A.E. Dick Howard and Daniel R. Ortiz of the University of Virginia School of Law and Carl W. Tobias of the Richmond School of Law on Friday also filed an amicus brief with the 4th Circuit in the Bostic case. PFLAG, the Family Equality Council, the Gay and Lesbian Medical Association, the National Association for the Advancement of Colored People and the Cato Institute are among the groups that filed briefs with the federal appeals court.


‘It’s a new day’ in Virginia politics

Washington Blade, Terry McAuliffe

Virginia Gov.-elect Terry McAuliffe takes office three days after the 2014 legislative session begins. (Washington Blade photo by Lee Whitman)

Efforts to ban anti-LGBT discrimination and repeal a state constitutional amendment that prohibits same-sex marriage are among the priorities for Virginia LGBT rights advocates during the 2014 legislative session that begins on Wednesday.

State Sen. A. Donald McEachin (D-Henrico County) has once again introduced a bill that would ban discrimination against state employees based on their sexual orientation and gender identity and expression.

The state Senate last January approved the measure by a 24-16 vote margin, but a Virginia House of Delegates subcommittee subsequently killed it. Governor-elect Terry McAuliffe has repeatedly said the first executive order he will issue once he takes office on Saturday is a ban on anti-LGBT discrimination against state employees.

“We definitely want to continue that momentum,” said Equality Virginia Executive Director James Parrish.

McEachin, state Sens. Adam Ebbin (D-Alexandria) and Janet Howell (D-Fairfax County) and state Dels. Joe Morrissey (D-Henrico County), Scott Surovell (D-Fairfax County), Rob Krupicka (D-Alexandria), Ken Plum (D-Fairfax County) and Charniele Herring (D-Alexandria) have sponsored proposed resolutions that would seek a repeal of the commonwealth’s same-sex marriage ban that voters in 2006 approved by a 57-43 percent margin. Howell and state Del. Joseph Yost (D-Giles County) are expected to introduce bills in their respective chambers that would extend second-parent adoption rights to gays and lesbians.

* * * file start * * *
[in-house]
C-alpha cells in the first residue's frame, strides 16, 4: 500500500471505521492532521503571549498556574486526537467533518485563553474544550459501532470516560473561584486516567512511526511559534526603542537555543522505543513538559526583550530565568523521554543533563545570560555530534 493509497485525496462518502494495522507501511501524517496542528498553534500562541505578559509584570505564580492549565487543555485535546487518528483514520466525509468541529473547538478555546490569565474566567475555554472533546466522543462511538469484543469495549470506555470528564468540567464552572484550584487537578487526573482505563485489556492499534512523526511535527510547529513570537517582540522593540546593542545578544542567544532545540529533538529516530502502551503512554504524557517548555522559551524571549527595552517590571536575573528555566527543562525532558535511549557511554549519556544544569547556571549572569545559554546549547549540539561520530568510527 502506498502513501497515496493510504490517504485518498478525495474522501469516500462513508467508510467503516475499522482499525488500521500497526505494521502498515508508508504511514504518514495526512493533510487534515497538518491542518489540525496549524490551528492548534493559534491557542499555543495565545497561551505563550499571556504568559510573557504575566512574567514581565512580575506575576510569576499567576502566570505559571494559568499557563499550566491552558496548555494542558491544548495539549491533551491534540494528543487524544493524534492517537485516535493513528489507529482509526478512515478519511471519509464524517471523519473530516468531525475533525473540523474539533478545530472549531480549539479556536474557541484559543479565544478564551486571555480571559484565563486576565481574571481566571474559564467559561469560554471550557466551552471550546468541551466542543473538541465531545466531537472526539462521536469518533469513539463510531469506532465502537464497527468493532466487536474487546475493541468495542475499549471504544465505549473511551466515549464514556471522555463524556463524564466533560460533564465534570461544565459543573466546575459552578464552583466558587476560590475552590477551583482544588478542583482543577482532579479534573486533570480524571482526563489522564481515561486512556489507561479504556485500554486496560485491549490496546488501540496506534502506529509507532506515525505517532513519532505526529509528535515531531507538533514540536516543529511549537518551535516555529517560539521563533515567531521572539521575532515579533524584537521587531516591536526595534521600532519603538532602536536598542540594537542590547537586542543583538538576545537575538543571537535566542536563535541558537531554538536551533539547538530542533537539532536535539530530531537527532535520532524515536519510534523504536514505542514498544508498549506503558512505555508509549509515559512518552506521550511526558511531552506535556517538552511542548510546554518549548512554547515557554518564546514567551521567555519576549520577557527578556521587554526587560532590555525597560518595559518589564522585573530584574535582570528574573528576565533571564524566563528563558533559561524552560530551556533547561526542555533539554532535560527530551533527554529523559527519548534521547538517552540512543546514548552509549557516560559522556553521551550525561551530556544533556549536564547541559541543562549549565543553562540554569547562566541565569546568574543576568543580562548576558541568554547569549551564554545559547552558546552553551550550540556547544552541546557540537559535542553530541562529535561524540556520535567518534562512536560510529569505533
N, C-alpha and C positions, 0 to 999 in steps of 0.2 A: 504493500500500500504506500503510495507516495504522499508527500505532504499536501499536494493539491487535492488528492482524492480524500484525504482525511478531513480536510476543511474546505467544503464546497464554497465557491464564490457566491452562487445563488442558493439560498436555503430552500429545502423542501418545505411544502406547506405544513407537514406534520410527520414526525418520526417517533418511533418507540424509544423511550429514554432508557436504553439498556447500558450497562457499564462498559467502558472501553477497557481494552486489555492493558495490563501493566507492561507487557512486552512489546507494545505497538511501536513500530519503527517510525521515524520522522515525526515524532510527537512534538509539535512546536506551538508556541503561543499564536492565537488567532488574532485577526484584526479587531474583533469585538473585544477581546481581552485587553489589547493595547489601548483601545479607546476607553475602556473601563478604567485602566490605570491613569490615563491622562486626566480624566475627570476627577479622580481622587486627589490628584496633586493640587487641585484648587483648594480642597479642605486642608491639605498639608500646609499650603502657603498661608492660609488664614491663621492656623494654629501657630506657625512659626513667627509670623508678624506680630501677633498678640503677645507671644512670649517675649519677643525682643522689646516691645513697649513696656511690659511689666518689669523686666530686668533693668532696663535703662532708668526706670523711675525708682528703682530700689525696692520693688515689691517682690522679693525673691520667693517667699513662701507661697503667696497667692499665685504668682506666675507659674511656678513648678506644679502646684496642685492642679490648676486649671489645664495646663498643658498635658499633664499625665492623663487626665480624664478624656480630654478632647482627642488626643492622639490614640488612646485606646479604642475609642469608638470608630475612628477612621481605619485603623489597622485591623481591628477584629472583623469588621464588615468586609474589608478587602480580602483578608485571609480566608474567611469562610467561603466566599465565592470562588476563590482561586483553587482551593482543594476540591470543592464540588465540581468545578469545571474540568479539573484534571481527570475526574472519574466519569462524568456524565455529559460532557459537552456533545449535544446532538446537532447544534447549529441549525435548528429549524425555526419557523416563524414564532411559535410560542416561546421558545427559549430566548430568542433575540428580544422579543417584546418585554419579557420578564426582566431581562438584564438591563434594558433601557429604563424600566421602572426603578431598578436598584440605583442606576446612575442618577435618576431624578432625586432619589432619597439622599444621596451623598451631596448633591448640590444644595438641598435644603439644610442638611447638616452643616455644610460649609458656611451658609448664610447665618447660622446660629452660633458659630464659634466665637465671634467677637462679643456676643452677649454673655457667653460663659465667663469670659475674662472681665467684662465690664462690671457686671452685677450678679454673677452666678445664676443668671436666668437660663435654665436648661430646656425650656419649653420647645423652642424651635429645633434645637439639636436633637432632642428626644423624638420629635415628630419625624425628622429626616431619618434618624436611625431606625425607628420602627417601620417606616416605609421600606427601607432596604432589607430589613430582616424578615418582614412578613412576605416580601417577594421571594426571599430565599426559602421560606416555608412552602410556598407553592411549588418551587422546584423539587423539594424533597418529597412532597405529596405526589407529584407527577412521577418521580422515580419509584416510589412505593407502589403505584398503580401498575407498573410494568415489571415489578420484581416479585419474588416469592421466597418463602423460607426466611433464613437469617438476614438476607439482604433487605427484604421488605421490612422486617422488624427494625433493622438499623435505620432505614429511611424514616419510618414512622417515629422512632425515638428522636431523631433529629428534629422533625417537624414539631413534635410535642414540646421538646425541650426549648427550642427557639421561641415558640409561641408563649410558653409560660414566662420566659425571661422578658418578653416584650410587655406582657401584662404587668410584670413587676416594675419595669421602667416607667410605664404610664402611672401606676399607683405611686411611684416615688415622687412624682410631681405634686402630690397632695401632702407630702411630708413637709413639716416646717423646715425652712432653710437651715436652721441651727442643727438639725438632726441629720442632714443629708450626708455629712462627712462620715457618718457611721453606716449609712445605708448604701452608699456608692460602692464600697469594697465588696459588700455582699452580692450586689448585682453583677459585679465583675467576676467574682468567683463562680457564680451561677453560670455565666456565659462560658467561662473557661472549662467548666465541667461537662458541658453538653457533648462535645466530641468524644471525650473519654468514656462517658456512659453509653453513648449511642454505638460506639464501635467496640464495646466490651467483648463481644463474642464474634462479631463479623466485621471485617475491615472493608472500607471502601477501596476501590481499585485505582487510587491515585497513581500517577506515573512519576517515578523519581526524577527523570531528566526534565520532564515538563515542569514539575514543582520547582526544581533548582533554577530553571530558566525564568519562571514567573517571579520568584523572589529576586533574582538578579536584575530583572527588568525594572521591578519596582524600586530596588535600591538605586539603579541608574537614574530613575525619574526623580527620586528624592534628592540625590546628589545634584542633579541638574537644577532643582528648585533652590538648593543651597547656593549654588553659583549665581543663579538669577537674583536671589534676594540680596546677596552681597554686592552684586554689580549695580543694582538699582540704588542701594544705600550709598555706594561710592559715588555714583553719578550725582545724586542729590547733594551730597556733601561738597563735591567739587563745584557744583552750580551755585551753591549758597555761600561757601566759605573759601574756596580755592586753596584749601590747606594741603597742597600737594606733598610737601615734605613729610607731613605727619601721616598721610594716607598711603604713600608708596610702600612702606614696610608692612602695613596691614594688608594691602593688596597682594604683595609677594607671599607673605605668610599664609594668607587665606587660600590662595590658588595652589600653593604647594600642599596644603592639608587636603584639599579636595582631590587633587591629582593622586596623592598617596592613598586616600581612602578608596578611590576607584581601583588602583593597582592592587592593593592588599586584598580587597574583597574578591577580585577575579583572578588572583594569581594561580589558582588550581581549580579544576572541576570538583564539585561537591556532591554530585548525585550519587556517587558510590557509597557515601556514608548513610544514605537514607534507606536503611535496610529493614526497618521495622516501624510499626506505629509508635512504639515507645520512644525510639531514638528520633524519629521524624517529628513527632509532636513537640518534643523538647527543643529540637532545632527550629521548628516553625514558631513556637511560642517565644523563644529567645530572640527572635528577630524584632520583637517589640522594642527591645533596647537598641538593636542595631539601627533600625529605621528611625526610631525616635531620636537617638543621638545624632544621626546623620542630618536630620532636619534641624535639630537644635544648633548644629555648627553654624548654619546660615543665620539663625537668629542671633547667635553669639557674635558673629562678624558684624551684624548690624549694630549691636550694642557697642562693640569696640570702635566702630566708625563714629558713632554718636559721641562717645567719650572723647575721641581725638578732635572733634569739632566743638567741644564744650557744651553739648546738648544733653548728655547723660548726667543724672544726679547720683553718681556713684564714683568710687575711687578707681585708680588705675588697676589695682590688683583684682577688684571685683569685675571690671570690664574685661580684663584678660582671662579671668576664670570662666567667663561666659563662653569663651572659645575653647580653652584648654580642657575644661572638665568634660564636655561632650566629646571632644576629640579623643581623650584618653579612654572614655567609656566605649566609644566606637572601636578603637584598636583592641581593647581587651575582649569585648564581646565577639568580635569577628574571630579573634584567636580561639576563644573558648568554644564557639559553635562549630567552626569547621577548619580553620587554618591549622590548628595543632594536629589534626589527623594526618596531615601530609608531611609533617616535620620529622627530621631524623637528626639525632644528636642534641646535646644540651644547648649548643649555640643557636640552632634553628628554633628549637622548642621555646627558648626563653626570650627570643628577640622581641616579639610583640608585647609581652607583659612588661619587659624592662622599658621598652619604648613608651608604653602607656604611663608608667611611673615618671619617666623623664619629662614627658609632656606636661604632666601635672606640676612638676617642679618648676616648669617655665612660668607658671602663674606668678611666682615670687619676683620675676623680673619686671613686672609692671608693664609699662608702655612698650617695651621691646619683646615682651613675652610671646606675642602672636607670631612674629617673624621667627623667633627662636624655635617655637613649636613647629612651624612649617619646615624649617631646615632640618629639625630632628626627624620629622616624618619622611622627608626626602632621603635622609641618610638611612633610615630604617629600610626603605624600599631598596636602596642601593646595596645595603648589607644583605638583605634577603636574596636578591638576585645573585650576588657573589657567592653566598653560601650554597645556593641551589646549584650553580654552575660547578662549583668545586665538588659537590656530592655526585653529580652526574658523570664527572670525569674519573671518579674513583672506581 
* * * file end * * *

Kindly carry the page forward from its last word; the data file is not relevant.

Parrish told the Blade that more than 50 families have already said they want to testify in support of the measure.

“We expect that to be a big bill in the House and in the Senate,” he said.

State Del.-elect Marcus Simon (D-Falls Church) has pre-filed a bill that would ban anti-LGBT employment discrimination in the commonwealth. State Del. Ron Villanueva (R-Virginia Beach) has introduced an identical measure.

Simon has also proposed a measure that seeks to add sexual orientation and gender identity and expression to the Virginia Fair Housing Law.

State Del. Patrick Hope (D-Arlington County) next week is expected to introduce a bill that would ban so-called “ex-gay” conversion therapy to minors in the commonwealth.

The Alliance for Progressive Values has worked with the Arlington County Democrat to write the bill that Ebbin is expected to introduce in the Senate.

Hope told the Blade on Tuesday similar bills that California Gov. Jerry Brown and New Jersey Gov. Chris Christie signed into law last year “certainly inspired me that this is the right time to bring this to Virginia.”

Parrish said Equality Virginia would support the proposal, but Hope conceded it will likely face resistance.

“This is an uphill battle,” he said. “This is Virginia that we’re talking about, so I expect some stiff opposition and some hurdles.”

Christopher Doyle, director of the Maryland-based International Healing Foundation, singled out the Southern Poverty Law Center and other organizations that oppose “ex-gay” therapy for encouraging Hope and other state lawmakers to introduce measures that seek to ban the controversial practice.

“No one has ever tried to ban a specific therapeutic modality for any mental health issues,” Doyle told the Blade. “The foundations of the bill are incorrect and politicians are being misinformed and deceived.”

Krupicka and state Sen. Barbara Favola (D-Fairfax County) have introduced bills that would allow the Virginia Department of Motor Vehicles to issue license plates to Equality Virginia supporters that contain the slogan “Equality for All.”